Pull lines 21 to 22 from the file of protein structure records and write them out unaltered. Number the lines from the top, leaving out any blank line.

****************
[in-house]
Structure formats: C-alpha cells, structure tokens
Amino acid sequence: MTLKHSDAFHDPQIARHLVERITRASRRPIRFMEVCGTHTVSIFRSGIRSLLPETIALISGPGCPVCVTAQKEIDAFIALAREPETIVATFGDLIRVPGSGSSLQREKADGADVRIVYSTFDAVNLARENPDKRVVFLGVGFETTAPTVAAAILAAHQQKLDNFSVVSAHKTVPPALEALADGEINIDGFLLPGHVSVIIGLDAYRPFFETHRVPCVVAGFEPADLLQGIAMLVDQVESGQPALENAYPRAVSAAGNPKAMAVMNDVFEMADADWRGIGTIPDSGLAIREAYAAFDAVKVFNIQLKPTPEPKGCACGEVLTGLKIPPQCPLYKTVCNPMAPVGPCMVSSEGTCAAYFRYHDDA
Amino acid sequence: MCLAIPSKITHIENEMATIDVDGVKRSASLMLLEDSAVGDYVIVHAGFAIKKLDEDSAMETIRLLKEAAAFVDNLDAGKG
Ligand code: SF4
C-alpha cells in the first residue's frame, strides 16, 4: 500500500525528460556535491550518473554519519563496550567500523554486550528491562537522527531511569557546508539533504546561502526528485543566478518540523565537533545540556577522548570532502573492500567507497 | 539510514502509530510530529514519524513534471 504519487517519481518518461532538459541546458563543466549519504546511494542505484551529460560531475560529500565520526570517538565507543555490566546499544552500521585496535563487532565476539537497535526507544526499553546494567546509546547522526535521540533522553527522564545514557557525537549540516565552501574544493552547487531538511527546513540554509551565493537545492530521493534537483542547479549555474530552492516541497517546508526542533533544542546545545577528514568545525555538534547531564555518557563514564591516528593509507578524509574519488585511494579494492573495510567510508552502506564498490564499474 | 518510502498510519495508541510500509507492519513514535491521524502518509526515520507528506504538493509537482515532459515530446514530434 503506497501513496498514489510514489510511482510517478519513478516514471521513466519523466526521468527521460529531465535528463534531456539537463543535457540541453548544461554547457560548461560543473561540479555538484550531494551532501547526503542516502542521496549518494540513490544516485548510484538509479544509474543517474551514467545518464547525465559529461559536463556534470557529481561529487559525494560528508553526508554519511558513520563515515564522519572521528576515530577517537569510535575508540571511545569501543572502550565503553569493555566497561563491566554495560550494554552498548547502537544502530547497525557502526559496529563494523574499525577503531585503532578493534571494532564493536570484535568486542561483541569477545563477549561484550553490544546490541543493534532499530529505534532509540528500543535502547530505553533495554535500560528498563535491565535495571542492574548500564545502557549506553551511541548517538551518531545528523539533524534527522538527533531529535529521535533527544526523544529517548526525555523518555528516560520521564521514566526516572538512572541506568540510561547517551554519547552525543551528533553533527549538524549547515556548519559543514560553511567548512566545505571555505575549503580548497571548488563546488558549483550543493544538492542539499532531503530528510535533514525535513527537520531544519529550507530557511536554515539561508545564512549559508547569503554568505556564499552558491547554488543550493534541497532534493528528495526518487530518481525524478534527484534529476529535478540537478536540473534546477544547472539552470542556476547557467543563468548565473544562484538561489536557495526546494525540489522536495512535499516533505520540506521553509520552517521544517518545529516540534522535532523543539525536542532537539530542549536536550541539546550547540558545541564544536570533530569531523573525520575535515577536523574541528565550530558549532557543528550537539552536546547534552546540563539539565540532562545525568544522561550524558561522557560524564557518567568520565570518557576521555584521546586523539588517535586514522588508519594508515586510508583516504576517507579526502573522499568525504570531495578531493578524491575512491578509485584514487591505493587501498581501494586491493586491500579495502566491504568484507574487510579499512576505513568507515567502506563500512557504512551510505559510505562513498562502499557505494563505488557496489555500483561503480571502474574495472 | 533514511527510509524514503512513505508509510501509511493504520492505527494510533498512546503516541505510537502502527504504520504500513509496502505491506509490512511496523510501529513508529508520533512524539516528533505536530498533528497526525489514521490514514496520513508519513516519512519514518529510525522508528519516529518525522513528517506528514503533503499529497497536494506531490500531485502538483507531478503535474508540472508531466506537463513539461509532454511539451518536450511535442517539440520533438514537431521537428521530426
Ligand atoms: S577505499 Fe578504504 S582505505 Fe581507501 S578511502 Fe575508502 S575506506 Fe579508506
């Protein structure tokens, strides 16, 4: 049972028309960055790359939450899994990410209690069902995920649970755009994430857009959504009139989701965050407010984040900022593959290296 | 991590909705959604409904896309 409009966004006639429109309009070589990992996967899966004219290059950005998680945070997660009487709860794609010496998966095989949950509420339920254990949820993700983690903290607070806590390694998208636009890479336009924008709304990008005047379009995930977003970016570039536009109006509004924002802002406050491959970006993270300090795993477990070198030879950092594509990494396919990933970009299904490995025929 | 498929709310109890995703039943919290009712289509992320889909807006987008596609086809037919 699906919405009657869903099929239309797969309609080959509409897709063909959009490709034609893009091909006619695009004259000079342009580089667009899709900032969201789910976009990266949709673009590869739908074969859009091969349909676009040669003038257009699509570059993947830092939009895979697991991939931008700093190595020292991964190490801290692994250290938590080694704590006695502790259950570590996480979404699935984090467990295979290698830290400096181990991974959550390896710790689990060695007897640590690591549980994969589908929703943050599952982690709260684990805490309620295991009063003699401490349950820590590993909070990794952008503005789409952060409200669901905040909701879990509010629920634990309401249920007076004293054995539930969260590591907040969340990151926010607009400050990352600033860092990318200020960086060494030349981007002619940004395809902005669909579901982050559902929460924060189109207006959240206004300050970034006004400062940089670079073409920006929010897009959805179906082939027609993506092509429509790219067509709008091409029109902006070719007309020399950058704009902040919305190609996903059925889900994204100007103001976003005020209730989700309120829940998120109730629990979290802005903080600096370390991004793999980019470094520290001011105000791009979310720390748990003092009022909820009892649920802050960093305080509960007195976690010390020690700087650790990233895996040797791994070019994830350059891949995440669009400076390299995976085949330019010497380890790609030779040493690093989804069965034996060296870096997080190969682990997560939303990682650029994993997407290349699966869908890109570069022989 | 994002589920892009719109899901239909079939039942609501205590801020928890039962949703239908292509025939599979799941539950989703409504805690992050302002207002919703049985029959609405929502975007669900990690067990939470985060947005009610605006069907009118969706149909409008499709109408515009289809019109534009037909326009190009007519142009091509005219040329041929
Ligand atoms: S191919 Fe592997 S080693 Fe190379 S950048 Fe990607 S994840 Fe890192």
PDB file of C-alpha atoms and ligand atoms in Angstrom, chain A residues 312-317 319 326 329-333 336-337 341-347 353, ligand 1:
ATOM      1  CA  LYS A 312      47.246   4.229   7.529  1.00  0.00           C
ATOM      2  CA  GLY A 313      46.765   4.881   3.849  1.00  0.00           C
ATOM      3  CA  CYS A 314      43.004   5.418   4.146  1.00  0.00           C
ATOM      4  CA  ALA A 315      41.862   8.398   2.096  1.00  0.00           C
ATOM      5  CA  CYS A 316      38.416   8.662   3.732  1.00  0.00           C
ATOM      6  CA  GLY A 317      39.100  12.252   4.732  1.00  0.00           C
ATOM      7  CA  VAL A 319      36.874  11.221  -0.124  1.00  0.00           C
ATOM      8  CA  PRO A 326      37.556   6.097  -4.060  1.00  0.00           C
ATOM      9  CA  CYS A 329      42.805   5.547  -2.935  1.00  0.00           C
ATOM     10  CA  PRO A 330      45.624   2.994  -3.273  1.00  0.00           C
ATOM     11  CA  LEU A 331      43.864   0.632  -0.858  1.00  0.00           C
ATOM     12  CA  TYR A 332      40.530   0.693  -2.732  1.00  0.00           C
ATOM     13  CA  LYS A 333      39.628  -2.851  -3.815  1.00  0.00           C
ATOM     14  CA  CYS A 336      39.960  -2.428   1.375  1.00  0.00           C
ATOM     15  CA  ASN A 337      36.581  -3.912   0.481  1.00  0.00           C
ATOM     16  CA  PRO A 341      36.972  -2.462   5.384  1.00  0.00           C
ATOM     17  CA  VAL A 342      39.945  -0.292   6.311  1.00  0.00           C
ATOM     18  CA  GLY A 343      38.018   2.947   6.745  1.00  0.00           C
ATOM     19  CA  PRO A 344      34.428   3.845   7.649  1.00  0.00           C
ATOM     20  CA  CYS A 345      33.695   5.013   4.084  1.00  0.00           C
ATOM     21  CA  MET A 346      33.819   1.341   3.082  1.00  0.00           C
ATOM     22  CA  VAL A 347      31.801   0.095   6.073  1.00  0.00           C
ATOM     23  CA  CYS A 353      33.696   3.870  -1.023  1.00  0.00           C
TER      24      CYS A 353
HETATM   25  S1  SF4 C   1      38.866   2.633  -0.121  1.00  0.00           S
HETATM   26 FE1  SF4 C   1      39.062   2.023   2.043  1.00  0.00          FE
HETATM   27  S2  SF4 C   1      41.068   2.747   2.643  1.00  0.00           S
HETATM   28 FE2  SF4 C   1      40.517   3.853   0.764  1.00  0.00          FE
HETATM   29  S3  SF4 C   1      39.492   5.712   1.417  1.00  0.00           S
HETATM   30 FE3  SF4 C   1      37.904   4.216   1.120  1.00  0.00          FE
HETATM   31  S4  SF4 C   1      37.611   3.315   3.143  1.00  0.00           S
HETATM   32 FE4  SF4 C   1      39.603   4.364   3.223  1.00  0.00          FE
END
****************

ATOM     11  CA  LEU A 331      43.864   0.632  -0.858  1.00  0.00           C
ATOM     12  CA  TYR A 332      40.530   0.693  -2.732  1.00  0.00           C